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Need advice for my team.

Mar 4, 2009
4
0
We are a 12u rec team that also plays in travel tournements on the weekend.
We are in the rec championship game every year and do extremely well against tru travel teams in summer tournements. Well we are getting ready to start our season and it just seems like my girls no longer really care. My team captains and other good hitters are not even swinging the bat. They are all just watching great pitches go by. The other girls who aren't my best hitters used to at least swing at the good ones or get walked but they are now jumping out of the box on pitches that are not even close to them. We are very frustrated and are already at witts end. I was just wondering if anybody else has ran into this type of situation in years past that could give us some advice.
 
Jan 15, 2009
585
0
I think your discovering why many people leave Rec ball for travel. It's not just about playing at a higher level and playing more, it's about being with a group of kids that want to be there and are willing to make sacrifices to do so.

I've had good , bad, and sometimes great rec experiences with my kids, but regardless of the sex of the kids or the sport involved invariably what ends up being the largest factor in how good the experience is, is how many kids on the team really want to be there. I don't blame parents for forcing kids to play rec sports, their hoping that they will learn to enjoy it and I completely understand wanting your kids to be active. I would add that you should listen when your kid doesn't want to play a sport they have already been playing for several years. It's not just you that suffers by dragging them to practice kicking and screaming and watching them coast along with a poor attitude, it brings down the entire team. Find something new to get them interested in, if your going to force them to do something, force them to do something they've never tried before, at least there is a chance that they will find they like it after trying it.
 
May 22, 2008
351
0
NW Pennsylvania
Good post snocatz. I have had the same experience, & might add that there are always kids who just want to be part of the team- wear the cool uniform, be associated with the team & all that, although the idea of hard work, practice & actually contributing to the team never crosses their mind.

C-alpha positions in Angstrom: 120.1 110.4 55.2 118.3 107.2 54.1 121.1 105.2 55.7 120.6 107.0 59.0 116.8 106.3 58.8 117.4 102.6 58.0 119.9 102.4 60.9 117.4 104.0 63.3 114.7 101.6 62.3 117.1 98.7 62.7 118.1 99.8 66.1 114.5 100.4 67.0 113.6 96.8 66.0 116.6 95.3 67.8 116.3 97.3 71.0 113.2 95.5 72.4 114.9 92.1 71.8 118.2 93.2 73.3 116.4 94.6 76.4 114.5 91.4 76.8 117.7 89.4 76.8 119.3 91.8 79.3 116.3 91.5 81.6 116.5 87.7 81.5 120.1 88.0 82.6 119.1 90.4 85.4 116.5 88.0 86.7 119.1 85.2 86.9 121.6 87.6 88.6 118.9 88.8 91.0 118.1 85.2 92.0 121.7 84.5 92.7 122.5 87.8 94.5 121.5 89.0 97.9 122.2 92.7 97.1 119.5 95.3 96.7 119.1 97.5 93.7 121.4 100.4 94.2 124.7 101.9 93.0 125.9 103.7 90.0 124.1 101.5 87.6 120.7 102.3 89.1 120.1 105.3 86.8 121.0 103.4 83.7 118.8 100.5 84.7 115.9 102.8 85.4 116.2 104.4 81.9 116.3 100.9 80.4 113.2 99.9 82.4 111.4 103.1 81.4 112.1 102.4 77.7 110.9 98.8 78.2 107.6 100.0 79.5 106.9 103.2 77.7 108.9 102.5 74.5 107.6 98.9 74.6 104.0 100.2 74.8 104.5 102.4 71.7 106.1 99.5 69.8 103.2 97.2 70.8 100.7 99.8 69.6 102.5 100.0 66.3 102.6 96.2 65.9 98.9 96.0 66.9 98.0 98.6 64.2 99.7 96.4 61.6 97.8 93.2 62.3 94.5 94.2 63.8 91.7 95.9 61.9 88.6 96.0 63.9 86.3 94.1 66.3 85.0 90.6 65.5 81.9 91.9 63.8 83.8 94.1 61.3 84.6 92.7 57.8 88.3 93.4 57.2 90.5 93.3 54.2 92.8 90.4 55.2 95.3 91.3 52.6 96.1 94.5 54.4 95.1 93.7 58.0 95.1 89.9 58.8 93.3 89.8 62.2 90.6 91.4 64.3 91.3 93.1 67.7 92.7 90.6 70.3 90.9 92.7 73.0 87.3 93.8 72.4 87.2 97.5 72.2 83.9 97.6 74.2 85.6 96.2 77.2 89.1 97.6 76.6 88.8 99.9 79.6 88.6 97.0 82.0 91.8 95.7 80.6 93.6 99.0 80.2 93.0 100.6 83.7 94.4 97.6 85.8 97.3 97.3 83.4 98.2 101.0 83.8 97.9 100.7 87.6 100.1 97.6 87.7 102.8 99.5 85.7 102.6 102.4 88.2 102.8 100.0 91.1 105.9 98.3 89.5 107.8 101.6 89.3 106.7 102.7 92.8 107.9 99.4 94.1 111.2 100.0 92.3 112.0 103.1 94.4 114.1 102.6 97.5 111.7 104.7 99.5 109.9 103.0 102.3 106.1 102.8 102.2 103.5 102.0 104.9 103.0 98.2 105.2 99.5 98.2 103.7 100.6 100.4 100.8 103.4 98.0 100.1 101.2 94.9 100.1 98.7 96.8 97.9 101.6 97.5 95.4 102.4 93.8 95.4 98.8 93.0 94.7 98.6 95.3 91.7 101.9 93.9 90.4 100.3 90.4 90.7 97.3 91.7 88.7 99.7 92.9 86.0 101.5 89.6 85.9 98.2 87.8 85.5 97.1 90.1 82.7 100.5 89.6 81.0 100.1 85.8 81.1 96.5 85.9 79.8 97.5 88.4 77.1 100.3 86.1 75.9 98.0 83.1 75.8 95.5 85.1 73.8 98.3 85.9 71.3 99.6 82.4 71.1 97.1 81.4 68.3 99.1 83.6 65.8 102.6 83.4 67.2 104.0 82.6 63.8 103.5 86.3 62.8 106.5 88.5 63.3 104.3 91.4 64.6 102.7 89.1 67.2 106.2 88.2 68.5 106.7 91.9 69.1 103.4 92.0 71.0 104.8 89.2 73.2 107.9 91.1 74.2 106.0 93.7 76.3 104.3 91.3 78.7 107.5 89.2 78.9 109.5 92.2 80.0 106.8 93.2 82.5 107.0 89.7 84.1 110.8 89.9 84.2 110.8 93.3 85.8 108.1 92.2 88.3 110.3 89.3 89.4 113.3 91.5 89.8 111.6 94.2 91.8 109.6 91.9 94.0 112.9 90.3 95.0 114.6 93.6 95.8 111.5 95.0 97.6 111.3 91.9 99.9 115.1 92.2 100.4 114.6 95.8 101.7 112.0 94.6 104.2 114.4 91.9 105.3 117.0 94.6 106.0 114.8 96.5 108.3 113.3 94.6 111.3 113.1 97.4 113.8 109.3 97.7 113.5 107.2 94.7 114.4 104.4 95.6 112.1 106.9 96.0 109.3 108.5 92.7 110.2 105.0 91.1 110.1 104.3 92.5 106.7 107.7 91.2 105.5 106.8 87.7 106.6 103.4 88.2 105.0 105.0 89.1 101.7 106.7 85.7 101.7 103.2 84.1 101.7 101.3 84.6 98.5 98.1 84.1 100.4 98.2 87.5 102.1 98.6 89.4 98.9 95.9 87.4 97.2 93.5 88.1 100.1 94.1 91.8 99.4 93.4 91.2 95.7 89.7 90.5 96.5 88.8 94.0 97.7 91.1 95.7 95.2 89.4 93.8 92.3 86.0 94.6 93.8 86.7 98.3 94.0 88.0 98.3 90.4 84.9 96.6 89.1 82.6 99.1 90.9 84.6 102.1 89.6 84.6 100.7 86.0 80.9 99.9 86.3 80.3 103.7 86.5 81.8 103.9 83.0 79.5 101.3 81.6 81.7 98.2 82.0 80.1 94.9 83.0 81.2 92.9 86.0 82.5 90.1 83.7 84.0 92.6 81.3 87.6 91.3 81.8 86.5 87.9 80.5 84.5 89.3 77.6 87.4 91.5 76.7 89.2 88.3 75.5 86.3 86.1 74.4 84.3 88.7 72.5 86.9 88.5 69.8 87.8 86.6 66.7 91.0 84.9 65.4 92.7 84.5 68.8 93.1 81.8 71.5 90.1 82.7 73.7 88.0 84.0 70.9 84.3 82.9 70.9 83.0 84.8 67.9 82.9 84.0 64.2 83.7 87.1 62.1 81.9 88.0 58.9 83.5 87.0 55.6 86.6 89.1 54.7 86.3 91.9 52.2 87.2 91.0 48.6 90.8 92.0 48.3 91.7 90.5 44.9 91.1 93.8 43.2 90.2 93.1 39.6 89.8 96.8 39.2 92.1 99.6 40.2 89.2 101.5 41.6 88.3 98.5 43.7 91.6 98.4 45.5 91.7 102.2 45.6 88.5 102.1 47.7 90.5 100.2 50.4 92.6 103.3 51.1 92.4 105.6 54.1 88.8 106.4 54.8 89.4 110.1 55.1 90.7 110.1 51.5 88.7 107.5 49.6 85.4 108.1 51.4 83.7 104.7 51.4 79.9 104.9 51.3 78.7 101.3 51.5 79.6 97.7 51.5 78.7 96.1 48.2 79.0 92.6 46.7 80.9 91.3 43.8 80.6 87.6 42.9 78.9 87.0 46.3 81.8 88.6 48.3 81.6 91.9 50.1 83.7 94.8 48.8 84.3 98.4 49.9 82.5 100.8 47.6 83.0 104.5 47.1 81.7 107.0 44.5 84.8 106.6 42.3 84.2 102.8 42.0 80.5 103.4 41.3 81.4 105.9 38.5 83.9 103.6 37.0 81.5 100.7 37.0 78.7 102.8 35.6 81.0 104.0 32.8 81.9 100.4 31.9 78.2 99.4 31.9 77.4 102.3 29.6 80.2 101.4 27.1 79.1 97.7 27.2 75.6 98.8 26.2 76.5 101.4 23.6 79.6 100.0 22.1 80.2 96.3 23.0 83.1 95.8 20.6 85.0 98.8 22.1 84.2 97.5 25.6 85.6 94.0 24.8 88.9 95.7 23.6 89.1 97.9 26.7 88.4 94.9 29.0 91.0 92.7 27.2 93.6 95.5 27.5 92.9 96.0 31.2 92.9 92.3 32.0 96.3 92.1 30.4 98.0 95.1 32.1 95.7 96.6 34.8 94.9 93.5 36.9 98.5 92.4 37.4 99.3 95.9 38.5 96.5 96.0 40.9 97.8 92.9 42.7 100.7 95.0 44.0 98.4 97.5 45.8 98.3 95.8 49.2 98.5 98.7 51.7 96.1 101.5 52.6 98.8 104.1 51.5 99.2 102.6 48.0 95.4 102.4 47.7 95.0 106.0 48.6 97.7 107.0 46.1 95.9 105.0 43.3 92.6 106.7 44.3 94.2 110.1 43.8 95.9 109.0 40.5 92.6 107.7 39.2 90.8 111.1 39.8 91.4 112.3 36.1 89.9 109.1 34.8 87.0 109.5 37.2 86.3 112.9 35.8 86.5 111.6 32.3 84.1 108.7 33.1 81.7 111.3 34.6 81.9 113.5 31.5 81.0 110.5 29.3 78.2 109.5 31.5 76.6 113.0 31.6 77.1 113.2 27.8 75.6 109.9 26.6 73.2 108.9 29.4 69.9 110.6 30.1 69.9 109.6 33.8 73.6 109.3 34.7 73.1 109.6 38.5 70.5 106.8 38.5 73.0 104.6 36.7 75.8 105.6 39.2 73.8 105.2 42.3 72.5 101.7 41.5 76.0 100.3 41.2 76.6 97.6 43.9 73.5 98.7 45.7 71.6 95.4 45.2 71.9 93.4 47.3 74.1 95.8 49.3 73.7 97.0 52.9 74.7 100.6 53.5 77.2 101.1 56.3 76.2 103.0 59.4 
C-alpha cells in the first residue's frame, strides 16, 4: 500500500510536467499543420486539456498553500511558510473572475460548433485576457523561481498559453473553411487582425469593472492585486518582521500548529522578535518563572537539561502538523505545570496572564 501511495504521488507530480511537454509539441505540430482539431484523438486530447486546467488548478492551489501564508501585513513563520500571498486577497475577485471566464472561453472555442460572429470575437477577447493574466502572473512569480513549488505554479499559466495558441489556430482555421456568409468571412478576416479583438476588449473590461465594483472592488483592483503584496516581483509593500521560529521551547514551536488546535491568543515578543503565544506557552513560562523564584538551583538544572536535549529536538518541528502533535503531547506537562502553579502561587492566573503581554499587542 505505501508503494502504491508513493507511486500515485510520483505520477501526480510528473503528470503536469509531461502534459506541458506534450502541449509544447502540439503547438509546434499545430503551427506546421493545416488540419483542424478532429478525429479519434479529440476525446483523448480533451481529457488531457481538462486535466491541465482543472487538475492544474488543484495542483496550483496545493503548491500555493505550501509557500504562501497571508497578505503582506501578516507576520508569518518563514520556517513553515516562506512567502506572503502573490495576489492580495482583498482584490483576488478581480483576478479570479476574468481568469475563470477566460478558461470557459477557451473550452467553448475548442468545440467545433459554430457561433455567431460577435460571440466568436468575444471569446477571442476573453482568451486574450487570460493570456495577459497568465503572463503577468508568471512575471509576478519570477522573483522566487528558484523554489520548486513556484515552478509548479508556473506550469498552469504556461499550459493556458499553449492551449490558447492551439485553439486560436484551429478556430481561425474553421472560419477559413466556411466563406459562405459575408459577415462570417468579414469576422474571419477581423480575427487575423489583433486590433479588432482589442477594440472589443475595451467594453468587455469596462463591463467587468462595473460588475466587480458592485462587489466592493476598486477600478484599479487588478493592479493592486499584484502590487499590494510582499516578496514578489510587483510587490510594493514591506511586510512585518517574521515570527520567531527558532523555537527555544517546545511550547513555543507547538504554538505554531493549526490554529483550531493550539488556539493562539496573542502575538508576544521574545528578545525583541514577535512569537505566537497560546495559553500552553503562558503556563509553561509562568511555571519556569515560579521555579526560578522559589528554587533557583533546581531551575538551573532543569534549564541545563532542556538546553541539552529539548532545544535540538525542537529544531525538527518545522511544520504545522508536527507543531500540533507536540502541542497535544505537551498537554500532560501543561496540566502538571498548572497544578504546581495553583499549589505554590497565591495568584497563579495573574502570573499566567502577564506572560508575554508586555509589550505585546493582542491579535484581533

May 7, 2008
235
0
Travel ball players have great difficulty getting motivated without needing to rise to the challenge. My daughter hasn't played rec, but she has played middle school ball for two years. She was raised in a high level rec program and attends school with good players (due to rec), but a pathetic school division. One school had parents get angry because they thought the school provided gloves :( My daughter finds no enjoyment securing a win in the first half of the first inning. This year she flopped on my bed and said, "I wish I went out for track and field." I was beginning to think she was reconsidering her pursuits. School ball had started before travel. After she battled back in this weekends tournament with bases loaded to end the inning and dropped the ball on the mound looking fierce, I thought, there's my kid :) I later discovered her comment about track and field was an expression of her desire to make better use of the season to cross train for travel ball.
 
May 4, 2009
2
0
Don't accept it

I coach on an ASA team that has some good talent and has been pretty successful. Although still doing well, I had recently noticed a downturn in our play. It really came to light when we had a tournament that due to work, I could not make until late in the third game. During our first 2 pool play games we were up 8-2 (rival team) and 8-4, we ended up losing both games 9-8. I got to the field during the last 2 innings of the 3rd game and we were getting killed. As I walked up, the coach from our rival team that had beat us earlier in the day came up to me and said "your team needed you today". When I looked out on the field and the in the dug out, I seen a team that had no motivation or desire to be aggressive and win. After the game we gathered the team for our coaches talk and layed it on the line and it all went back to discipline.

At the begginning we enforced the rules of "no walking on the field", always being ready, and playing aggressive, but since we were successful and as time passed we slowly got away from "enforcing" the rules. We simply told the team it was no longer "acceptable". The next day they all knew what was expected. Once warm-ups started they had their gear ready, jogged to every station, anything that they had to say was yelled loud (ie... warm-up counts, answers to questions like are you going to be a hitter today, etc...). When we walked to the dugout they all walked in 2 by 2 formation with their heads up, and when they went to their positions on the field they jogged. Additionally, every player knew not to sit on "my" bench during the game, their place was up by the fence cheering on their team mates. When I felt a player did not try hard enough to make a play on a ball or looked at a strike, I simply yelled out to them "that's one, no more".

We ended up coming back from the bottom seed and winning the entire tournament. The batting order was the same, positions were the same, the only thing that had changed is that "we were no longer accepting it". Since then we have enforced good and aggressive behavior by penalizing them for failure to comply. I am currently a 19 year military man and can tell you that discipline works. It is tough at first, but once everyone knows what is expected it becomes second nature.
 

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